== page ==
It has been brought to the knowledge of The Local that the website has been blocked and it is thought that a news article entitled “Sweden expels Chinese diplomat” may be to blame for the cold-shoulder treatment.
A reader living in China at the time said the article could not be read in Shanghai after its publication on June 22nd 2009. The article details allegations that a Chinese diplomat was expelled for spying on political refugees living in Sweden.
In a tit-for-tat response to the expulsion, the Chinese authorities shortly thereafter ordered a Swedish diplomat back to Stockholm.
A review of other Swedish news websites on Thursday has shown that The Local appears to currently be alone in incurring the wrath of the “Golden Shield Project”, sometimes given the nickname the “Great Firewall of China”, which was founded in 2003 with the task of blocking offending websites.
China’s internet controls have long been a source of discomfort for the media. Voice of America and the Chinese version of the BBC have both habitually spent periods in Chinese internet quarantine, along with many blogging and social networking sites.
High-profile Swedish libertarian blogger Johan Norberg is among those that have spent periods out in the cold.
“I write quite a lot about Tiananmen Square and so on. I never actually had it confirmed but I presume that it perhaps had to do with that.”
“I have been to China and have even met a person who works with internet control there. As I understand it they have a Swedish staff which keeps a check on these things,” Norberg told The Local on Thursday.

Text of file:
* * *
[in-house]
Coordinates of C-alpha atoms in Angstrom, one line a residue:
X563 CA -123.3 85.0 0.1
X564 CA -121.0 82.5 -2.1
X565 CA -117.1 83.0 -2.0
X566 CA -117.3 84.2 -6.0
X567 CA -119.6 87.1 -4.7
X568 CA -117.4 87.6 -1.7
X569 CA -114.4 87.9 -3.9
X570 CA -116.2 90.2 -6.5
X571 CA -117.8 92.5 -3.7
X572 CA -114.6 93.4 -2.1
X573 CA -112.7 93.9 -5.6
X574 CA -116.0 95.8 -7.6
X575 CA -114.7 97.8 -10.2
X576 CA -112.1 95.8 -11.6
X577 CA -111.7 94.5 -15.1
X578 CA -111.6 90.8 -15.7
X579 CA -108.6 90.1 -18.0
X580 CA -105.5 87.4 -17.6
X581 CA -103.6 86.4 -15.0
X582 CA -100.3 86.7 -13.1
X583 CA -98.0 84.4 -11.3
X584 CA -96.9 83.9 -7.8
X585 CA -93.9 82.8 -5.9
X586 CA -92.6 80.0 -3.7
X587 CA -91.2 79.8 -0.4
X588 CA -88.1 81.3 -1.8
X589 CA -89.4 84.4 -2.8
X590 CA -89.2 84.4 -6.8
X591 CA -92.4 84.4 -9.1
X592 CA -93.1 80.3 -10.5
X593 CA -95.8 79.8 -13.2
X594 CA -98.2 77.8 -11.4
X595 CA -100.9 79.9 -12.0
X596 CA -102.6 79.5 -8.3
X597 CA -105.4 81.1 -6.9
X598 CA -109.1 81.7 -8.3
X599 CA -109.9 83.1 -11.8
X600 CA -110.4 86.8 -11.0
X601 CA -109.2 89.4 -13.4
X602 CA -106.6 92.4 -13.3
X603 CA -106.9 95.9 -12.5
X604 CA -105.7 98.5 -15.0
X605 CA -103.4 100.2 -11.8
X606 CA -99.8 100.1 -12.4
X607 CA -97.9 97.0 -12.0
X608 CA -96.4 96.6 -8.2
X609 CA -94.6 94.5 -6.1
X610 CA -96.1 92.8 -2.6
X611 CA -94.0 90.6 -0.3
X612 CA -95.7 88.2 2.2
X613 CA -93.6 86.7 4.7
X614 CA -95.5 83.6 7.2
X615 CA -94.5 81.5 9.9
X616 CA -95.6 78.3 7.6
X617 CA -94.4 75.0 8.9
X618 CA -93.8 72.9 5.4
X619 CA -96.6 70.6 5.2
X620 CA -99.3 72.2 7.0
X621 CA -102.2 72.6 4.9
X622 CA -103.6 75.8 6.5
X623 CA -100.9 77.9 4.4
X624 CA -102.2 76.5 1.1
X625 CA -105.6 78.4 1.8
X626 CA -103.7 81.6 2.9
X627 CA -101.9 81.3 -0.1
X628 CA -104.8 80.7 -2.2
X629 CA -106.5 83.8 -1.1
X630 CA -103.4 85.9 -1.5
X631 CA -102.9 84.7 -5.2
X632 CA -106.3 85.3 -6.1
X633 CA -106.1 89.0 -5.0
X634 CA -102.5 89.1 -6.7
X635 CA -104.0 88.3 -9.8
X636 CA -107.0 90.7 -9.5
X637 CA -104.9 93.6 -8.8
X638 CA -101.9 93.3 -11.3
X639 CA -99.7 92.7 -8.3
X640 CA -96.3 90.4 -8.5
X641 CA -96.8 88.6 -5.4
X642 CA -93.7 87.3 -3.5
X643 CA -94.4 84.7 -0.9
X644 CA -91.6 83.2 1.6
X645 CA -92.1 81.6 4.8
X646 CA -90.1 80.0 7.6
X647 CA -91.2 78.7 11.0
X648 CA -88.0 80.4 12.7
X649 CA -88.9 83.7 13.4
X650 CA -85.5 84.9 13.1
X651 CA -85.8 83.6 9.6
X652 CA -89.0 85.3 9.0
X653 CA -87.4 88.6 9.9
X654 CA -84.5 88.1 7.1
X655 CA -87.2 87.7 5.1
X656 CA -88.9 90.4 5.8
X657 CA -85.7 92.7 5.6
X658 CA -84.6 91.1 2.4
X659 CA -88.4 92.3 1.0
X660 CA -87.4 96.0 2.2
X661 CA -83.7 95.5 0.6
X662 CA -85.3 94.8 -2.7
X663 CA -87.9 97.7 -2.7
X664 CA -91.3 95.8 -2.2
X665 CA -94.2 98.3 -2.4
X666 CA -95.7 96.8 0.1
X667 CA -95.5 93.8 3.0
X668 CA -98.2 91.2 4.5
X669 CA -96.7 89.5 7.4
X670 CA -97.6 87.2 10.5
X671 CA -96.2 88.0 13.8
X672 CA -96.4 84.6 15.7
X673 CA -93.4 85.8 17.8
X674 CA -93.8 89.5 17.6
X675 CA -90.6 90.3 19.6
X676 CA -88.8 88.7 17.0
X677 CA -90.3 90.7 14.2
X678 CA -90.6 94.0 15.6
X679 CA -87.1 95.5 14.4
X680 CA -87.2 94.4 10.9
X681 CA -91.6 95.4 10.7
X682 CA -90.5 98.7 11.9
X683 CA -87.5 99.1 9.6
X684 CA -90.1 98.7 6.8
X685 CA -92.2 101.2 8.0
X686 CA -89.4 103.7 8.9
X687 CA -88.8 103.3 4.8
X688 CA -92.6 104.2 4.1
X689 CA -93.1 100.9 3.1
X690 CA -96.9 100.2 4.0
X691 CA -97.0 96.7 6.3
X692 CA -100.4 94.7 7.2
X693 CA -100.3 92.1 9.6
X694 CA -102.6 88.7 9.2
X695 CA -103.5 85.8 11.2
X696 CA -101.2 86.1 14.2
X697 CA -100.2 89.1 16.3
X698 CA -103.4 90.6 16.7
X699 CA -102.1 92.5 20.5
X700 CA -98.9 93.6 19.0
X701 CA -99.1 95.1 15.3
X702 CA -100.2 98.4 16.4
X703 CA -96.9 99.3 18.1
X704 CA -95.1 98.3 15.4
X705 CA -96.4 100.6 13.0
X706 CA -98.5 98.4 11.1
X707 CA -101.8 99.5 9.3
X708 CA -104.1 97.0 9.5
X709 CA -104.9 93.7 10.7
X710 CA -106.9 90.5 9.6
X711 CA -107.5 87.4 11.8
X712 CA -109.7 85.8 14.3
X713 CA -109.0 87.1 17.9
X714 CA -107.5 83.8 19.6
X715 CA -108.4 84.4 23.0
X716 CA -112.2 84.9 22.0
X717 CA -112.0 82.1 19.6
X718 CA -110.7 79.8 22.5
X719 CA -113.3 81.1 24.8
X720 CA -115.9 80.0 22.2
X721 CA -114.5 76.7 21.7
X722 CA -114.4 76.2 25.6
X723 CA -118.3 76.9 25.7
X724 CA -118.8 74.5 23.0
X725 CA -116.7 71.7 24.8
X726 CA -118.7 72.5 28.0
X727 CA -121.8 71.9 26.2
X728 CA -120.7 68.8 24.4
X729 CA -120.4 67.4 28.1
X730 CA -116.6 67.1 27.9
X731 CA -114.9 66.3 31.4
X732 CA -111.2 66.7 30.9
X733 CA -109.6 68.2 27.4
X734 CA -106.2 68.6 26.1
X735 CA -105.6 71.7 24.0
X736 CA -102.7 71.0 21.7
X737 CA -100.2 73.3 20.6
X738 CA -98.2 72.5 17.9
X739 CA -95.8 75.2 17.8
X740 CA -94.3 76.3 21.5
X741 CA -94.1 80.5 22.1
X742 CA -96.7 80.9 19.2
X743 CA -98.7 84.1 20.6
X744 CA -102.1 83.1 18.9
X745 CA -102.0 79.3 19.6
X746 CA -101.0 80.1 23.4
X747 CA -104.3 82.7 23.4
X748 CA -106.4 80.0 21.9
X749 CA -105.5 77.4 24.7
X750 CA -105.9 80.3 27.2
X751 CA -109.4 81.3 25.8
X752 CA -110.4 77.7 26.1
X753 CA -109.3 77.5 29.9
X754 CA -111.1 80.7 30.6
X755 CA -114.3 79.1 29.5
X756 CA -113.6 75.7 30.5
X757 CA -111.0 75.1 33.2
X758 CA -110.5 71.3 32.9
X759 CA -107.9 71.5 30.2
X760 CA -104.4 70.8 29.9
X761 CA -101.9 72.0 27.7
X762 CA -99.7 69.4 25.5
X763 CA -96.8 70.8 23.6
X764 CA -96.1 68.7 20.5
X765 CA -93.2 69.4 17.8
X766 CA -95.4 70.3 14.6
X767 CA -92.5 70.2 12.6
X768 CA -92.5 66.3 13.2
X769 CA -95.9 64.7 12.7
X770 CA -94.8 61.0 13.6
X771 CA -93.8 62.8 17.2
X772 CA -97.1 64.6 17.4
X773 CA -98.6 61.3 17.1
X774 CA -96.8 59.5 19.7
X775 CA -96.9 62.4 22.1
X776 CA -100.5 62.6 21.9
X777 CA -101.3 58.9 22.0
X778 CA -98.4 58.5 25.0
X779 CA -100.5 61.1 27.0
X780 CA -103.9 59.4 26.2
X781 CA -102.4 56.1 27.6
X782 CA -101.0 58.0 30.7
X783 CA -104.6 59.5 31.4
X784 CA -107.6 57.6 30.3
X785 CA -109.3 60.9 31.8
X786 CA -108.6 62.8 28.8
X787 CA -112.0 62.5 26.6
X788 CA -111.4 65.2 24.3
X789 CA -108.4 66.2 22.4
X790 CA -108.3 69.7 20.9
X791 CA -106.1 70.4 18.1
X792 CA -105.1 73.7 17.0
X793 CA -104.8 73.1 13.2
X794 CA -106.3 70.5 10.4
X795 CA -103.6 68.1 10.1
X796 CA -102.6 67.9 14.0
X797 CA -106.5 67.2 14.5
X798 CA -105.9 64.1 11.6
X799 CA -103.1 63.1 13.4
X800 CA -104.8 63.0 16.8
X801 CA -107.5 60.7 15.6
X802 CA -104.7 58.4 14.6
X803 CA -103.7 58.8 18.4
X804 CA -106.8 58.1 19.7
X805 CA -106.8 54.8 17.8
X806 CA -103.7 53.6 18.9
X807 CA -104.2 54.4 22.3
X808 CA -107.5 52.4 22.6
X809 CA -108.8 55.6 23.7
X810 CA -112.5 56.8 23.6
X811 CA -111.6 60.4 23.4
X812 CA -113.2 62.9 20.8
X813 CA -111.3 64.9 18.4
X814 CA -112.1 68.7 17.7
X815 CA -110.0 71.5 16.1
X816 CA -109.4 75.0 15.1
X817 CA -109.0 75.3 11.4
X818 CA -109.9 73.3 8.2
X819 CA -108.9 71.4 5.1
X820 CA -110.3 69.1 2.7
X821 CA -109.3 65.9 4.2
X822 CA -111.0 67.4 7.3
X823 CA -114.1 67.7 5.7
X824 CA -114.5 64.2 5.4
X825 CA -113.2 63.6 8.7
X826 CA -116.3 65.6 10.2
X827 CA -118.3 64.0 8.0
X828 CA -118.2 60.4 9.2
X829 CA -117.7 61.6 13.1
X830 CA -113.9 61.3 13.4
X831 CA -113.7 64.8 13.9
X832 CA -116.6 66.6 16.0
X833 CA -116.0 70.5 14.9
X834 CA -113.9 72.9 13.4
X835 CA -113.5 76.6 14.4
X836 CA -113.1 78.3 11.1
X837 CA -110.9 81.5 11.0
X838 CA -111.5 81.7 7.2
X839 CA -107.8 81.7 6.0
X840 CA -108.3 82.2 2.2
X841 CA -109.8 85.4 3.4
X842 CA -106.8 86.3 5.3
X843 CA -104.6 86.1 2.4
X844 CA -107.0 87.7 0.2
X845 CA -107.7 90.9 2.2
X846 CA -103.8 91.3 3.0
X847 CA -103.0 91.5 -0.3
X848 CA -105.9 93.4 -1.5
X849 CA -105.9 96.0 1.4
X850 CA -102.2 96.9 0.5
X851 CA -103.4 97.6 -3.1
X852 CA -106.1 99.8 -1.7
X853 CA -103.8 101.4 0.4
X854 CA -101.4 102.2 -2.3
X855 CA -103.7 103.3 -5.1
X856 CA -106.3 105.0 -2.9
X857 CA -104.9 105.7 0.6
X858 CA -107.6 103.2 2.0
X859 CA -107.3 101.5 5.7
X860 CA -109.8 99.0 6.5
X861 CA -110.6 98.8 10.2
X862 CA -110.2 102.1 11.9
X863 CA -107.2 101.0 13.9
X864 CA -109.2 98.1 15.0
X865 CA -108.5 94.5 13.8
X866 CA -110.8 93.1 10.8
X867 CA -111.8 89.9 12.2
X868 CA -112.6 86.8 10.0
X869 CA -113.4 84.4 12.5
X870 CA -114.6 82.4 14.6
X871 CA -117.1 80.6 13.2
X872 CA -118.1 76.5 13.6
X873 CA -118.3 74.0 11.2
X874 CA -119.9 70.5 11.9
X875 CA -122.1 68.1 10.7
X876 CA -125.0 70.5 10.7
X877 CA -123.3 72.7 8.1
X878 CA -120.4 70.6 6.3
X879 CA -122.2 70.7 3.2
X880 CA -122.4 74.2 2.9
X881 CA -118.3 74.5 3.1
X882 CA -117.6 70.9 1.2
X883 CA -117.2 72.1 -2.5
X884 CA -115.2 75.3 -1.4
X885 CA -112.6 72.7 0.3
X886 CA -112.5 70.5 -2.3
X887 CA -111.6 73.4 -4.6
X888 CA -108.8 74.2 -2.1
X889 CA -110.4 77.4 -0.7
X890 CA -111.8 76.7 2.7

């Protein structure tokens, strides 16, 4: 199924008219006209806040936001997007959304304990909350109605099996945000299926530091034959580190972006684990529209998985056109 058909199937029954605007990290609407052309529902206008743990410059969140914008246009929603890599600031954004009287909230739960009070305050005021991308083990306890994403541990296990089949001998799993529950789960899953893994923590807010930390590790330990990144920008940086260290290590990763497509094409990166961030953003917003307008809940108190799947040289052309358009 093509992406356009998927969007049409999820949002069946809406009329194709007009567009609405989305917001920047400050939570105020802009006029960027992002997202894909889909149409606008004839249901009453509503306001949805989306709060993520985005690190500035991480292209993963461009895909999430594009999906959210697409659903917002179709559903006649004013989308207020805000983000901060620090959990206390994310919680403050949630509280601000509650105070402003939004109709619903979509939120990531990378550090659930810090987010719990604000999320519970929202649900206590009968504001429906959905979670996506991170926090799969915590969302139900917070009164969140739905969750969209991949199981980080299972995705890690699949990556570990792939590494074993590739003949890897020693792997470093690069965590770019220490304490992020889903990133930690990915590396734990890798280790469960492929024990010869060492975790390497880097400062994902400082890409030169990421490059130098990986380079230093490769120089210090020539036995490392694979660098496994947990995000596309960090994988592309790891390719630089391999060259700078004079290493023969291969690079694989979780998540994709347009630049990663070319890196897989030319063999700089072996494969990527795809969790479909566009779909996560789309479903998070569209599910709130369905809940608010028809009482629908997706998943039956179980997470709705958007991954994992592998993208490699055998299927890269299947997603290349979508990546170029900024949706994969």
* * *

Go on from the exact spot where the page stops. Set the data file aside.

The Local has learned that its news is currently only accessible to Chinese internet users prepared to run the gauntlet of police surveillance software and the watchful eye of security staff at internet cafés, and apply their technological creativity to skirt the “great firewall”.
The China Internet Illegal Information Reporting Centre (CIIRC) is the Chinese government organ which administers matters of internet security. It was founded in June 2004 and is supported by a raft of government ministries.
“CIIRC is mainly focused on contents harmful to the healthy growth of minors, such as obscenity and pornography, gambling, violence, terror, criminal abetting, and contents that spread ethnic hatred, libelling and insulting, violating the others’ rights, and violating intellectual property rights,” the centre’s website explains.
The Local made attempts to contact the Chinese embassy in Stockholm for clarification of the situation but was unsuccessful.